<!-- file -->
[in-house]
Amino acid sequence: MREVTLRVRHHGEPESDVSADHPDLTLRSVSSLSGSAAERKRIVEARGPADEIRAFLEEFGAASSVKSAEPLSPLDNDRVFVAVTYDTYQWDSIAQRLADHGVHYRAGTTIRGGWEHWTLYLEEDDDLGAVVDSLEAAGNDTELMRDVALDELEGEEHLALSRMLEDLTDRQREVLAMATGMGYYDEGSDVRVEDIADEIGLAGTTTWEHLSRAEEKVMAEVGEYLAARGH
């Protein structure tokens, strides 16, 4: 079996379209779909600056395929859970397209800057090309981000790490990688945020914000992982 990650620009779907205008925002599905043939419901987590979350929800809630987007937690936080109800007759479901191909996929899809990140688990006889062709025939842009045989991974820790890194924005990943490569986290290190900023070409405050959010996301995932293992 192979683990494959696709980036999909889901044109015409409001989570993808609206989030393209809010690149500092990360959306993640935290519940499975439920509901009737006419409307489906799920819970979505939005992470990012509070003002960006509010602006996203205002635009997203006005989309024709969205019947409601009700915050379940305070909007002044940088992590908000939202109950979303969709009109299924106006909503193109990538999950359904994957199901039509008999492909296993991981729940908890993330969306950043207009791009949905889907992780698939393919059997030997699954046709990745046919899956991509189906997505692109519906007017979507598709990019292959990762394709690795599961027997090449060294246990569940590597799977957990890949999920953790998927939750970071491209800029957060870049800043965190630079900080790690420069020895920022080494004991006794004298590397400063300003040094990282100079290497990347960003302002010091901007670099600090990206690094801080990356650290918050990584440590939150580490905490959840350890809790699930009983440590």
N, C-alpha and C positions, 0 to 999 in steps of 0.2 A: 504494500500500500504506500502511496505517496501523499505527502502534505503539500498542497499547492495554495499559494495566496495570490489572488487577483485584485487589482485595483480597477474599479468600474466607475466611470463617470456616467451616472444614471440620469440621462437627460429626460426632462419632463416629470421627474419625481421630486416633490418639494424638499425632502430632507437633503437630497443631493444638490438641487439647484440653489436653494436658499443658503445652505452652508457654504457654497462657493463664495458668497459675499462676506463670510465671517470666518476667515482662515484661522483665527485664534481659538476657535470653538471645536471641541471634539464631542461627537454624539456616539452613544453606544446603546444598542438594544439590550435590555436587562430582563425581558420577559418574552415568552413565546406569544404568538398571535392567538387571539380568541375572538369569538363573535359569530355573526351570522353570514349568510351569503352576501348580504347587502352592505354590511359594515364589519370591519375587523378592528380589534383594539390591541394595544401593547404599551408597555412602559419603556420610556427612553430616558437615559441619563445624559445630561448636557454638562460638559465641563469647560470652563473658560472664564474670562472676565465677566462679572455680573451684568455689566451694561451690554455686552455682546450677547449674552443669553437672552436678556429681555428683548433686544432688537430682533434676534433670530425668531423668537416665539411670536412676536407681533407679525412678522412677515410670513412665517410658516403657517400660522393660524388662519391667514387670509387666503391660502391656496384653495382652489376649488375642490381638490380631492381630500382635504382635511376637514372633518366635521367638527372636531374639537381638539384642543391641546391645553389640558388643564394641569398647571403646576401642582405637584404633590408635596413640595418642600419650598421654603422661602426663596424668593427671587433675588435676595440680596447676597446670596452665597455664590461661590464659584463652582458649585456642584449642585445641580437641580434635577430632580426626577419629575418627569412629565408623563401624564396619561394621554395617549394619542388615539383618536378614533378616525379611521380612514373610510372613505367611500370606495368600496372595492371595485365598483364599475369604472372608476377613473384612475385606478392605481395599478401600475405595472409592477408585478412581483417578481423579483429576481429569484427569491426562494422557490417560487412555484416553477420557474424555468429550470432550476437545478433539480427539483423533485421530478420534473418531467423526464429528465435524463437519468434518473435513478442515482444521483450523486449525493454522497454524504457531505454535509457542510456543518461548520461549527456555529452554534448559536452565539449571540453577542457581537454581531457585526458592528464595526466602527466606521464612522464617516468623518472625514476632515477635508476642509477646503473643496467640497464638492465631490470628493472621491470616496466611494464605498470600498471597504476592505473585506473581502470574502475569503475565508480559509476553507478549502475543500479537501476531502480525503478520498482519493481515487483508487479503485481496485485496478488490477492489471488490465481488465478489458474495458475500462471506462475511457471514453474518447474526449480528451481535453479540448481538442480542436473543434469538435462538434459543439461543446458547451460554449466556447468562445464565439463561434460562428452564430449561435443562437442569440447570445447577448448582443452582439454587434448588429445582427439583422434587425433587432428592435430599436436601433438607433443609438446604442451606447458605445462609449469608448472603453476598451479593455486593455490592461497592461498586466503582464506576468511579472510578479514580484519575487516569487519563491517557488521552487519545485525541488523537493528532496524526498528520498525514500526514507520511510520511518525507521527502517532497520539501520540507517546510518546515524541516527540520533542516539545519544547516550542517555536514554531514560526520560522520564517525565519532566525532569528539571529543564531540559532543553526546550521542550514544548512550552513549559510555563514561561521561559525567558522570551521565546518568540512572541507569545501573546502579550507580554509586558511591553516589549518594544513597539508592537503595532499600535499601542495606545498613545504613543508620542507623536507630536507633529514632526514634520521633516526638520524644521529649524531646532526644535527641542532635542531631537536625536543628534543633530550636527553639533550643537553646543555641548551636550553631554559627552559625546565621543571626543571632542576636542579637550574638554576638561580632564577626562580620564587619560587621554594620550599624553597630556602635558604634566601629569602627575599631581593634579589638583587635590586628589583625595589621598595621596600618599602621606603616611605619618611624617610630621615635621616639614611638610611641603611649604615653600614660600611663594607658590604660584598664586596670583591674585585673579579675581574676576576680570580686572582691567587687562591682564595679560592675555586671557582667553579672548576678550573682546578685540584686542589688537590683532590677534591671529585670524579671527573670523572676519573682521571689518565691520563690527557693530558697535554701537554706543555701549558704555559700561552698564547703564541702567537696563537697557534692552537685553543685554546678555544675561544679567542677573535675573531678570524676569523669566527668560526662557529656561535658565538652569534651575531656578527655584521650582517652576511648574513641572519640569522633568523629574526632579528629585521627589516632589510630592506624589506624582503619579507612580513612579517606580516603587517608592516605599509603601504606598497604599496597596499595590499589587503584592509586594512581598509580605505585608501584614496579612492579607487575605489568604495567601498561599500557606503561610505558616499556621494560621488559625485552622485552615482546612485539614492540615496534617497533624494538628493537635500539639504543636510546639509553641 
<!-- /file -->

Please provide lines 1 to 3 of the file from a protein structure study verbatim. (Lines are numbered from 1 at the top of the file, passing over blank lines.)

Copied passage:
[in-house]
Amino acid sequence: MREVTLRVRHHGEPESDVSADHPDLTLRSVSSLSGSAAERKRIVEARGPADEIRAFLEEFGAASSVKSAEPLSPLDNDRVFVAVTYDTYQWDSIAQRLADHGVHYRAGTTIRGGWEHWTLYLEEDDDLGAVVDSLEAAGNDTELMRDVALDELEGEEHLALSRMLEDLTDRQREVLAMATGMGYYDEGSDVRVEDIADEIGLAGTTTWEHLSRAEEKVMAEVGEYLAARGH
């Protein structure tokens, strides 16, 4: 079996379209779909600056395929859970397209800057090309981000790490990688945020914000992982 990650620009779907205008925002599905043939419901987590979350929800809630987007937690936080109800007759479901191909996929899809990140688990006889062709025939842009045989991974820790890194924005990943490569986290290190900023070409405050959010996301995932293992 192979683990494959696709980036999909889901044109015409409001989570993808609206989030393209809010690149500092990360959306993640935290519940499975439920509901009737006419409307489906799920819970979505939005992470990012509070003002960006509010602006996203205002635009997203006005989309024709969205019947409601009700915050379940305070909007002044940088992590908000939202109950979303969709009109299924106006909503193109990538999950359904994957199901039509008999492909296993991981729940908890993330969306950043207009791009949905889907992780698939393919059997030997699954046709990745046919899956991509189906997505692109519906007017979507598709990019292959990762394709690795599961027997090449060294246990569940590597799977957990890949999920953790998927939750970071491209800029957060870049800043965190630079900080790690420069020895920022080494004991006794004298590397400063300003040094990282100079290497990347960003302002010091901007670099600090990206690094801080990356650290918050990584440590939150580490905490959840350890809790699930009983440590």